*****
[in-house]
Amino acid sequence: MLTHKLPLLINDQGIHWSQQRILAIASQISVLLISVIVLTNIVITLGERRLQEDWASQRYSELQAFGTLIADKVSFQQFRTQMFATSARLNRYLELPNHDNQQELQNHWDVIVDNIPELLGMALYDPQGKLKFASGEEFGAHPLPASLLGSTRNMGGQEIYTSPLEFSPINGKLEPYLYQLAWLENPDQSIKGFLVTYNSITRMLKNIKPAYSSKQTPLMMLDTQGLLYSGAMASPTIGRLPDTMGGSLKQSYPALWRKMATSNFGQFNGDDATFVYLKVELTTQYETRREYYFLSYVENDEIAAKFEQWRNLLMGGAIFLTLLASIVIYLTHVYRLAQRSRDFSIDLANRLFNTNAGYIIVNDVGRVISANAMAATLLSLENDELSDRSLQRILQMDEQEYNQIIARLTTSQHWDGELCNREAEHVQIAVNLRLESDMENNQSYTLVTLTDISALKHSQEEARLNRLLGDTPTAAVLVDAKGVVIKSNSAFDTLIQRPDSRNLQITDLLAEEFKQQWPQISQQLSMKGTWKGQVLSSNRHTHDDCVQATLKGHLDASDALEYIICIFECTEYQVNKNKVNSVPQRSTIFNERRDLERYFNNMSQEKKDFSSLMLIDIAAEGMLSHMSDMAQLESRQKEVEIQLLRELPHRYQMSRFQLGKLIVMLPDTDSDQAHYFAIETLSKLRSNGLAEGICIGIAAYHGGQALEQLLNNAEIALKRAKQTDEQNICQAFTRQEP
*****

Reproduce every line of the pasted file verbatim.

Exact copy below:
[in-house]
Amino acid sequence: MLTHKLPLLINDQGIHWSQQRILAIASQISVLLISVIVLTNIVITLGERRLQEDWASQRYSELQAFGTLIADKVSFQQFRTQMFATSARLNRYLELPNHDNQQELQNHWDVIVDNIPELLGMALYDPQGKLKFASGEEFGAHPLPASLLGSTRNMGGQEIYTSPLEFSPINGKLEPYLYQLAWLENPDQSIKGFLVTYNSITRMLKNIKPAYSSKQTPLMMLDTQGLLYSGAMASPTIGRLPDTMGGSLKQSYPALWRKMATSNFGQFNGDDATFVYLKVELTTQYETRREYYFLSYVENDEIAAKFEQWRNLLMGGAIFLTLLASIVIYLTHVYRLAQRSRDFSIDLANRLFNTNAGYIIVNDVGRVISANAMAATLLSLENDELSDRSLQRILQMDEQEYNQIIARLTTSQHWDGELCNREAEHVQIAVNLRLESDMENNQSYTLVTLTDISALKHSQEEARLNRLLGDTPTAAVLVDAKGVVIKSNSAFDTLIQRPDSRNLQITDLLAEEFKQQWPQISQQLSMKGTWKGQVLSSNRHTHDDCVQATLKGHLDASDALEYIICIFECTEYQVNKNKVNSVPQRSTIFNERRDLERYFNNMSQEKKDFSSLMLIDIAAEGMLSHMSDMAQLESRQKEVEIQLLRELPHRYQMSRFQLGKLIVMLPDTDSDQAHYFAIETLSKLRSNGLAEGICIGIAAYHGGQALEQLLNNAEIALKRAKQTDEQNICQAFTRQEP